A mission that's sent a spacecraft more than 4 billion miles over 10 years is reaching its grand finale this week. We're now in the final hours before the European Space Agency's Rosetta mission will attempt to send a lander down to a comet.
You've probably heard of the Rosetta mission by now because, as space missions go, it's gotten a lot of publicity this year.
Rosetta woke up from a two-and-a-half-year hibernation in January, something the team wasn't 100 percent sure would actually happen. Video of the cheering, clapping, hugging scientists was shown around the web, including here.
Since then, we've seen the complex maneuvers Rosetta has gone through to get into orbit around the comet, been bombarded with first-of-their-kind images of the comet's surface plus the occasional robot selfie, and there was even that bizarre sci-fi short film starring Aiden Gillen — Littlefinger from "Game of Thrones."
"A staggeringly ambitious plan."
"Are you talking about the Rosetta mission?"
But now it's time for the main event: actually landing a robot on the surface of a comet, an historic first for space exploration.
Starting in the early morning hours Wednesday, a refrigerator-sized robot named Philae will detach from Rosetta and drift down toward the comet's surface. The 14-mile trip will take around seven hours, during which the team can do nothing to correct Philae's course.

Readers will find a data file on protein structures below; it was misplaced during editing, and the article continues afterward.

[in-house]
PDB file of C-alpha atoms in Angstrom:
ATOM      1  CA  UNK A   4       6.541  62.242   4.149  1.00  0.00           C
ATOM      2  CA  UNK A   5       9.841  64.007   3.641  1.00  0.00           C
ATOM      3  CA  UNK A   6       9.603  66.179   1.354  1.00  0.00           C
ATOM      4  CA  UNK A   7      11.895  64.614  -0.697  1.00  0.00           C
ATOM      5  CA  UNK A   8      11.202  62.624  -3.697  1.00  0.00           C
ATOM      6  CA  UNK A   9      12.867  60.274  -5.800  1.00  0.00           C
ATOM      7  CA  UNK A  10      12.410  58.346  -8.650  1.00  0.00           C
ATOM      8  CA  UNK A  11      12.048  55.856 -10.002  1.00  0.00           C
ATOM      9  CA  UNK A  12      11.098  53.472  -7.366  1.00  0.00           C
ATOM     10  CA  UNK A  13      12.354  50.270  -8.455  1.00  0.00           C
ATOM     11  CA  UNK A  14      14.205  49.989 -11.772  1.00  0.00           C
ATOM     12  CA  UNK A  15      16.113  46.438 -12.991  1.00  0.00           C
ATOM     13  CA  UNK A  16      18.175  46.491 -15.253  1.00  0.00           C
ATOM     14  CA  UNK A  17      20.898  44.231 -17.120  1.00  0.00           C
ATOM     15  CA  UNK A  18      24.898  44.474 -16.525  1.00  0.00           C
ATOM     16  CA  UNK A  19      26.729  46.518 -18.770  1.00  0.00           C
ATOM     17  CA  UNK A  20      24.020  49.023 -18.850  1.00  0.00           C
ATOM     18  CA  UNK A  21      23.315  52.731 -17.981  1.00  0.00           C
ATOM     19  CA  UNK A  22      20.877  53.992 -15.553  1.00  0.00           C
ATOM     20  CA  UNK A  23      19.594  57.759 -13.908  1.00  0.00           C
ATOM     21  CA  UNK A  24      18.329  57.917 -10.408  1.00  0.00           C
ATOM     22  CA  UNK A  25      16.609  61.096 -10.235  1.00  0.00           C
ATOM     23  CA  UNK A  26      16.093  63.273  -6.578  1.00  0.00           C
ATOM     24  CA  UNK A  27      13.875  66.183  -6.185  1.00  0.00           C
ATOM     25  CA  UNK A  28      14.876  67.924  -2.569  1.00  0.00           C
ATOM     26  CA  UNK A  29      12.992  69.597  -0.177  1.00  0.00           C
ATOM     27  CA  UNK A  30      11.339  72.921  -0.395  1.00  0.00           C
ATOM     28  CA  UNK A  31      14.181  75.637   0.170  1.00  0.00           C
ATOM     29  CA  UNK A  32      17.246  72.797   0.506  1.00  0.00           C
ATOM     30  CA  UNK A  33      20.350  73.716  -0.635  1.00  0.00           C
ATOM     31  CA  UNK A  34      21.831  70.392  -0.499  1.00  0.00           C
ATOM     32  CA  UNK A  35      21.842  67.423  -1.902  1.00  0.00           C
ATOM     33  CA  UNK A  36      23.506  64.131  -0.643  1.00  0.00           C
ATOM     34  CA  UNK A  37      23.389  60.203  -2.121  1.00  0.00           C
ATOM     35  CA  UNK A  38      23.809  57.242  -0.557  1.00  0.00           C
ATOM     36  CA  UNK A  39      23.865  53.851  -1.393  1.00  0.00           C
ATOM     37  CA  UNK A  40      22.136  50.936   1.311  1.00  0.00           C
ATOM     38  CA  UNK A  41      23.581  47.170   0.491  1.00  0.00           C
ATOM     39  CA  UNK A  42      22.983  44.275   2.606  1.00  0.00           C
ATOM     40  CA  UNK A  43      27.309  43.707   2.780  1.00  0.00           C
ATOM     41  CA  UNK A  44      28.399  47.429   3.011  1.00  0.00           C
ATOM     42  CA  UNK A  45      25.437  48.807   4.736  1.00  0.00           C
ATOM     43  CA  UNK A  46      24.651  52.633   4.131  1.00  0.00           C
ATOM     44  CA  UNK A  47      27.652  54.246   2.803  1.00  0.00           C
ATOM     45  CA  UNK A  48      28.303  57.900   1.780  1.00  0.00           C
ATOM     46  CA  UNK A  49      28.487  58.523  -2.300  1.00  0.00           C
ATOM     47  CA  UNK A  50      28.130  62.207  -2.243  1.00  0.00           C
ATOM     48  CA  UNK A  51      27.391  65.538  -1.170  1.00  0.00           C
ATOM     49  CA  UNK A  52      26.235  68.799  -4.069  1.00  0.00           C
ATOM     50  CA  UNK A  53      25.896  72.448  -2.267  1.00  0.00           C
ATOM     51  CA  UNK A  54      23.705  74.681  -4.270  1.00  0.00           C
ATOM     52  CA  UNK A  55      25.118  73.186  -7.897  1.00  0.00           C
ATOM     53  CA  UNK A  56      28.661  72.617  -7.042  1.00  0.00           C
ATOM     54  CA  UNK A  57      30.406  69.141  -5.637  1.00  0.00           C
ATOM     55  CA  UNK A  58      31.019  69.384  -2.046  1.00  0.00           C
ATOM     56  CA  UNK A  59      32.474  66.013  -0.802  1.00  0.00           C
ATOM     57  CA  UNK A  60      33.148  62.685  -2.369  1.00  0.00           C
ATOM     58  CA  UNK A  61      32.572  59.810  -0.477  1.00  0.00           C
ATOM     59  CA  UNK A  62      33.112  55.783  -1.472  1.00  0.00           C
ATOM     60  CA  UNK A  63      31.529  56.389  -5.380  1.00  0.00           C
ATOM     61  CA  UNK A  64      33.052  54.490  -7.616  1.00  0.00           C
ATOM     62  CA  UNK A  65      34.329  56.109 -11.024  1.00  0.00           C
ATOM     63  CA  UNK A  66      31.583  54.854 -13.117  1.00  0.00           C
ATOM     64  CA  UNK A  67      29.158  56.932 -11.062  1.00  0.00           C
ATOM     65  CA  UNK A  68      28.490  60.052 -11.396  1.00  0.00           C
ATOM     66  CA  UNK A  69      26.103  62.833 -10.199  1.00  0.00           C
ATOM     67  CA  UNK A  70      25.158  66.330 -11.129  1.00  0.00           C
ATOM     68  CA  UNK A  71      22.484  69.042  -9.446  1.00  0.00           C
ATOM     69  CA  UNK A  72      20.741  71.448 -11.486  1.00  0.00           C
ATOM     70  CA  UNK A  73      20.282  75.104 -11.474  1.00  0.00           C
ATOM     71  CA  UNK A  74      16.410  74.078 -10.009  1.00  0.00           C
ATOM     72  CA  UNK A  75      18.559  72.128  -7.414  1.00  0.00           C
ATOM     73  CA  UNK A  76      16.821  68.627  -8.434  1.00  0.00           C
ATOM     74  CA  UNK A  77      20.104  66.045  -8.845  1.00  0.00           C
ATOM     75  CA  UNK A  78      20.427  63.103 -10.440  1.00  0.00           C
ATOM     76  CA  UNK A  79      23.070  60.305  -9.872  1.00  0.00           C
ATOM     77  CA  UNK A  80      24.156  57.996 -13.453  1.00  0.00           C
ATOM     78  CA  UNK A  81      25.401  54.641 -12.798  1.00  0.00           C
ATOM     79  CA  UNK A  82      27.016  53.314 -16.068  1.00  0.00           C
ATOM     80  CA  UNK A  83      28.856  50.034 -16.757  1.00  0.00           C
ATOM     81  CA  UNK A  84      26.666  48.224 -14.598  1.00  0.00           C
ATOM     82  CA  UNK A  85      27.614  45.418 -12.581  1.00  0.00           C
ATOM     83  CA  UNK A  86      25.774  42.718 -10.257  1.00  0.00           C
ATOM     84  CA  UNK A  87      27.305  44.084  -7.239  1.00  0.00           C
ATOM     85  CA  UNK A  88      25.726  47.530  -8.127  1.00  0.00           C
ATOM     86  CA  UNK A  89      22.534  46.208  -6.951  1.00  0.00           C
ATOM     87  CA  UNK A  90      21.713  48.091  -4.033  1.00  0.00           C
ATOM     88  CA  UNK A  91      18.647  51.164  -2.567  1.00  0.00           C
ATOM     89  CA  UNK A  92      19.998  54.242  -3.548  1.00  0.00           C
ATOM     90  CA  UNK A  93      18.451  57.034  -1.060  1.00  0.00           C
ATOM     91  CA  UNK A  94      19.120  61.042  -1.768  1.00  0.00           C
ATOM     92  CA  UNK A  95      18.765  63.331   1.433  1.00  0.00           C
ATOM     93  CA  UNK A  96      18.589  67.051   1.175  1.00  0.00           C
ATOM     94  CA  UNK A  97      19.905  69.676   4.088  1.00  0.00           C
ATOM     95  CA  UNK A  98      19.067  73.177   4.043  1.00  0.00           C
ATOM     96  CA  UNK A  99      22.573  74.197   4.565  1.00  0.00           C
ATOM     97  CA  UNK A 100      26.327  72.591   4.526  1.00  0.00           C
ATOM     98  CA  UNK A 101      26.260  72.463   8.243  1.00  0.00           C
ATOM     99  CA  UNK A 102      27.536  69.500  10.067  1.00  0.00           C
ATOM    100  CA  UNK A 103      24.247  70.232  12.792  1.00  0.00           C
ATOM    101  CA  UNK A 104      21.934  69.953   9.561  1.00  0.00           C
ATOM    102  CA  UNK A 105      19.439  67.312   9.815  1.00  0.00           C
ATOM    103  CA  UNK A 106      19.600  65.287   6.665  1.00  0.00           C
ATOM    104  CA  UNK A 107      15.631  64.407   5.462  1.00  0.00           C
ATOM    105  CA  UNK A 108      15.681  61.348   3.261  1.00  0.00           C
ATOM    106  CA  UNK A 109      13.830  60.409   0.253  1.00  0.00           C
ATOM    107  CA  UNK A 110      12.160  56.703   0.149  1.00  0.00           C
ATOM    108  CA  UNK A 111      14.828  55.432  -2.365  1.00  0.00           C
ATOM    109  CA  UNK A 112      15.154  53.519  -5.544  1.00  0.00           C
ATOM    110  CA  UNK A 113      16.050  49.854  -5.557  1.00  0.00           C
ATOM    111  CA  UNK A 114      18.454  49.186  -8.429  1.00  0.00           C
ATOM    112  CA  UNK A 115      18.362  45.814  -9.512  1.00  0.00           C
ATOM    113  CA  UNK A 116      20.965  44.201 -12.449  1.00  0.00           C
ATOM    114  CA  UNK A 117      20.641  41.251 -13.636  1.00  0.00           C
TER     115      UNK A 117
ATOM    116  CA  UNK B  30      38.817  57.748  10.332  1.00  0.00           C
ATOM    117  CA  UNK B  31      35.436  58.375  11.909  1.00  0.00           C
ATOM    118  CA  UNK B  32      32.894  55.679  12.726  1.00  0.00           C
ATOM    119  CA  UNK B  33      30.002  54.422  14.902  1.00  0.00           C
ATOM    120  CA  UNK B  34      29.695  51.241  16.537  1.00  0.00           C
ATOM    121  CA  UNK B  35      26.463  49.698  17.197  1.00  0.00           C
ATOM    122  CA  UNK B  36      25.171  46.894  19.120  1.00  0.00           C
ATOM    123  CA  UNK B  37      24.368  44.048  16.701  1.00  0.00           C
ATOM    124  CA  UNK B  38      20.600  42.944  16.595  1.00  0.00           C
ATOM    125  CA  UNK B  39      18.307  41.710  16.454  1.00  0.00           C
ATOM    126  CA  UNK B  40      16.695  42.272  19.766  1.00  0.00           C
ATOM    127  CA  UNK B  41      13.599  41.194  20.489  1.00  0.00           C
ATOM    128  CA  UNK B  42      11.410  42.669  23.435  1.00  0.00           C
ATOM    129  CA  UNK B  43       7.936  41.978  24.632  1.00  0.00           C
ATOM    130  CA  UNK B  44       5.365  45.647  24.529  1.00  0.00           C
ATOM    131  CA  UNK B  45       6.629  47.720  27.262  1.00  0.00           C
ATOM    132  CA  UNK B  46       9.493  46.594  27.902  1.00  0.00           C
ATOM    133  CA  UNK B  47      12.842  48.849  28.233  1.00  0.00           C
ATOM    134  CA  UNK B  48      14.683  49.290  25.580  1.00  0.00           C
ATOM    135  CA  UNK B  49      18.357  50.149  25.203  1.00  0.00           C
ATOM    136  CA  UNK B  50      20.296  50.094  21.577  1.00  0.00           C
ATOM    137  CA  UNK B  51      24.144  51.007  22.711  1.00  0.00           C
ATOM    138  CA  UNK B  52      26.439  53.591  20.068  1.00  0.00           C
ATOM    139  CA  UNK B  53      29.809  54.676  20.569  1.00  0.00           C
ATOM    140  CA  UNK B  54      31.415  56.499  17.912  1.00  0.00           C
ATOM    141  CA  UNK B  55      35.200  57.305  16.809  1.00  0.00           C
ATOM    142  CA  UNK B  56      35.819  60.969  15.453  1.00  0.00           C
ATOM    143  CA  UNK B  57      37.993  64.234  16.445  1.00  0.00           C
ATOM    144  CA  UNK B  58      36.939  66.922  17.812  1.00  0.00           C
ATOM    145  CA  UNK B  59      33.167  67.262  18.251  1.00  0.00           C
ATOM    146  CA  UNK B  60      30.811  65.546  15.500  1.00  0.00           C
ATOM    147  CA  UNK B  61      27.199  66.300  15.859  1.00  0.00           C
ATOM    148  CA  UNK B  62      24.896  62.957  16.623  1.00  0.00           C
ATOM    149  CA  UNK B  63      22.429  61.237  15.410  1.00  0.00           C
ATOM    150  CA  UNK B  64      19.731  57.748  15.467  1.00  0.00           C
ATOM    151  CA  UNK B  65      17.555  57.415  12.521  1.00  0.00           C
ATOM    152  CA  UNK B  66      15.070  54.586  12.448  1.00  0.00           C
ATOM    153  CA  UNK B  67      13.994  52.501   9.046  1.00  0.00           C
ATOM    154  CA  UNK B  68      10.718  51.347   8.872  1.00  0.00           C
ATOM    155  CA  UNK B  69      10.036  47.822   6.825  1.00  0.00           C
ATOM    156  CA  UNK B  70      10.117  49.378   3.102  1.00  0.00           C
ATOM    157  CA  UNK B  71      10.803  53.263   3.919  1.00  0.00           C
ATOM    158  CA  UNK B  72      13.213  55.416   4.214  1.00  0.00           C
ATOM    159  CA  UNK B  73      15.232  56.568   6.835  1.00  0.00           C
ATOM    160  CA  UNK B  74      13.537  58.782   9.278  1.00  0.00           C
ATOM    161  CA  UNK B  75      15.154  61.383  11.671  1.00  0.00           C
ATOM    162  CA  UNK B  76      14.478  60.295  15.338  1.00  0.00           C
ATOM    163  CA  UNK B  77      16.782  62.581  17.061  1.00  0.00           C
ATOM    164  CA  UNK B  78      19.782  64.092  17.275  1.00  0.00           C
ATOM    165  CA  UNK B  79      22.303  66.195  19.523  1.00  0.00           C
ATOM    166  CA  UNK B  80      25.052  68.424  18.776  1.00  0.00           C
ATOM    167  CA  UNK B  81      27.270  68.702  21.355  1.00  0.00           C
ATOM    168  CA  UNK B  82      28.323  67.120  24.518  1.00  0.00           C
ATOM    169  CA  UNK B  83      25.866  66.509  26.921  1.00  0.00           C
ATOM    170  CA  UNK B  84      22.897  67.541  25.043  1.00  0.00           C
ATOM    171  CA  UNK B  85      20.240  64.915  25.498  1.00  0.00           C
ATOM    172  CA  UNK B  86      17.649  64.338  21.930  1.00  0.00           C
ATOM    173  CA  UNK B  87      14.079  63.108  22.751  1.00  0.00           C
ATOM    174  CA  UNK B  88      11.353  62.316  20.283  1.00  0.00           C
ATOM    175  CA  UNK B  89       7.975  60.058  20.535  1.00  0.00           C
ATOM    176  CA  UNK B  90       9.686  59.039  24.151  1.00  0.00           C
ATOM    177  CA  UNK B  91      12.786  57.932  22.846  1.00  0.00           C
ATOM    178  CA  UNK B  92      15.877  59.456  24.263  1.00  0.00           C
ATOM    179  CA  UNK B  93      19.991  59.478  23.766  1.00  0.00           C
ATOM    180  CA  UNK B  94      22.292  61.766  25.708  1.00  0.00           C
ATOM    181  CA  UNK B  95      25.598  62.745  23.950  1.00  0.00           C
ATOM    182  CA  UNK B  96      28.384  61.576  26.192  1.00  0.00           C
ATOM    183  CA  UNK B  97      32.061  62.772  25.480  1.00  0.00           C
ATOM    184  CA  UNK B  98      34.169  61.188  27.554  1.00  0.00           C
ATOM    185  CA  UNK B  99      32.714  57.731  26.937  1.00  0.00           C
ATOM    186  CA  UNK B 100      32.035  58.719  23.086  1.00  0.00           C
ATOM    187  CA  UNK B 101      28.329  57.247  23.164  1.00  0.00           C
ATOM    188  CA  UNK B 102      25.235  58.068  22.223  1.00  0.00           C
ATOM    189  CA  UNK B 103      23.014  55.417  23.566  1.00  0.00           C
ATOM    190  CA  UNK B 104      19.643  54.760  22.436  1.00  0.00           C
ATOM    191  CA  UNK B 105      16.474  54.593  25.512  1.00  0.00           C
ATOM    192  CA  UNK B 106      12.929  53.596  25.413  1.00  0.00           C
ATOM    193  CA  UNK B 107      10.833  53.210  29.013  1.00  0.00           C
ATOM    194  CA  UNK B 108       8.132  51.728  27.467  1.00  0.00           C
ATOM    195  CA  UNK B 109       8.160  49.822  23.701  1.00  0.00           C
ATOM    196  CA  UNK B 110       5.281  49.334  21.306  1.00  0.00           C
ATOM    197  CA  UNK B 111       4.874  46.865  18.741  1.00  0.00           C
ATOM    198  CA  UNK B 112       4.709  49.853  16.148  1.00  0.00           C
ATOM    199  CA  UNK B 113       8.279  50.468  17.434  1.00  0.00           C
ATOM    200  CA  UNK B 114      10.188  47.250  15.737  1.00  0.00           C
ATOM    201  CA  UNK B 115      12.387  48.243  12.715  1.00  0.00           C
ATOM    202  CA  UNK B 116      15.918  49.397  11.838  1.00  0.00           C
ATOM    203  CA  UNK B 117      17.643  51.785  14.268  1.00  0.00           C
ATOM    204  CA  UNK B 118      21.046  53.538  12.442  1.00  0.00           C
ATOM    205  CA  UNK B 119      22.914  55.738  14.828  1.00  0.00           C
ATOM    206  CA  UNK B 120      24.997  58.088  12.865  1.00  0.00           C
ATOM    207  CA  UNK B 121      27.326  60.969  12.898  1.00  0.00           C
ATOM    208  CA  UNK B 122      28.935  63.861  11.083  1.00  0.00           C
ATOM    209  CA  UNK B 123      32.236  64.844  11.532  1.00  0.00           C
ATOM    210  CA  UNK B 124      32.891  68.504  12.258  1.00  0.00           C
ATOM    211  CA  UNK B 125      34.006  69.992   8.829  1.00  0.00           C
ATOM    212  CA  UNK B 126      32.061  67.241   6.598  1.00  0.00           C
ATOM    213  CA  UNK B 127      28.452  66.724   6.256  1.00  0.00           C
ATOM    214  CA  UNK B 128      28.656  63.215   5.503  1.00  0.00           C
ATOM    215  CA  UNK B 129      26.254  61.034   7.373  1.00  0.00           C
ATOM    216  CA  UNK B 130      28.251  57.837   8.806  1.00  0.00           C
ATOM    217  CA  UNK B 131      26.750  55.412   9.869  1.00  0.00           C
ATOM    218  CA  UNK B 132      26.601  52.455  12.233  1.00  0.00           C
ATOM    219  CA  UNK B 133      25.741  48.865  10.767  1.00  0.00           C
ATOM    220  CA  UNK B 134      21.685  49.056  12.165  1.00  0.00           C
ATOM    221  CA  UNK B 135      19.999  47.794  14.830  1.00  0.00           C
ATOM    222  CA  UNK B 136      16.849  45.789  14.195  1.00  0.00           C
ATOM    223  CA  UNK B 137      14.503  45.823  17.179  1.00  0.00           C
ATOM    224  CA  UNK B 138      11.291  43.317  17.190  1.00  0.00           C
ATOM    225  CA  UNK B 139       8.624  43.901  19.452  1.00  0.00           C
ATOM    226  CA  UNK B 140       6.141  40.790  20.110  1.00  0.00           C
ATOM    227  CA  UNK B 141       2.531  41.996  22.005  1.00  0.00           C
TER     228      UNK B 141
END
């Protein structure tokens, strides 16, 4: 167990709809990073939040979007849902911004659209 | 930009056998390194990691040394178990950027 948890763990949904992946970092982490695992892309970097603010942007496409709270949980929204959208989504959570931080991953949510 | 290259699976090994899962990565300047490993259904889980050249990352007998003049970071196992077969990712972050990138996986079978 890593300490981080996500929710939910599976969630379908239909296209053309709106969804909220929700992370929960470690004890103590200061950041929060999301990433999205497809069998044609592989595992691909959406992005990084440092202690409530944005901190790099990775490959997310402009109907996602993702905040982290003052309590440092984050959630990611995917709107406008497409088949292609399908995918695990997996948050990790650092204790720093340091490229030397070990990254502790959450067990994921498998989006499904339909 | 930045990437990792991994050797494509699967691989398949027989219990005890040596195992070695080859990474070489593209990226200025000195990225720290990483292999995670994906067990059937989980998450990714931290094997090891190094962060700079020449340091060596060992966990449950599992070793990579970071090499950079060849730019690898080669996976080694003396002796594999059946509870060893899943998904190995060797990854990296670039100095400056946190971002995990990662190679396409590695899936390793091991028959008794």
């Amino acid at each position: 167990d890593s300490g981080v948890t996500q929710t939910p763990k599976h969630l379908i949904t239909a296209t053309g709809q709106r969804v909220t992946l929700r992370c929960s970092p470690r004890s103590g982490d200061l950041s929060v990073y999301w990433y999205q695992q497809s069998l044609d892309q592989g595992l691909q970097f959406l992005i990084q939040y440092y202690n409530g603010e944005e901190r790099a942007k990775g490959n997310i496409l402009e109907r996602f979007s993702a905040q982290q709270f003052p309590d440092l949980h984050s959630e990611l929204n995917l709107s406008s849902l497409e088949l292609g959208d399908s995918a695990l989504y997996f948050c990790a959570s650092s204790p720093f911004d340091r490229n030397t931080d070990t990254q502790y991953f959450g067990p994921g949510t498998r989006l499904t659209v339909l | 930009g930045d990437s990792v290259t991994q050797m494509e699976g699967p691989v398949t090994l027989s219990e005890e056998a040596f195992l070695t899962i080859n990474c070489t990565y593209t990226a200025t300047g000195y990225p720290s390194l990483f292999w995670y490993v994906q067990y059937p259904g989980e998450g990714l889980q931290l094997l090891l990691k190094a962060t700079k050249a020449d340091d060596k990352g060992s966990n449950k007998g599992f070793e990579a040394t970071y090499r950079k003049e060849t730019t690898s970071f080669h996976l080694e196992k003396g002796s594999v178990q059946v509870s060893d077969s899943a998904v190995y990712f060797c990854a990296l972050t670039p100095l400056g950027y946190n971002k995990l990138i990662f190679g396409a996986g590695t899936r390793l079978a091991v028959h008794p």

That means they have to line up a shot at a comet moving 83,000 miles per hour — and spinning — seven hours in advance. That's some space sharpshooting.
NASA compared the stunt to Curiosity landing on Mars in 2012, the fast-paced, rocket-powered ordeal that was dubbed "Seven Minutes of Terror."
NASA: "Space missions fall into one of three categories: difficult, more difficult and ridiculously difficult. ... You thought 'Seven Minutes of Terror' was bad? This will be seven hours of terror."
Even if Philae doesn't survive the trip, though, Rosetta can continue to study the comet. The payoff will be a detailed look at one of the oldest objects in our solar system and possibly a hint about where our planet's water came from.
You'll be able to follow mission updates and a live webcast of the landing at ESA's website.
This video includes images from Getty Images and the European Space Agency.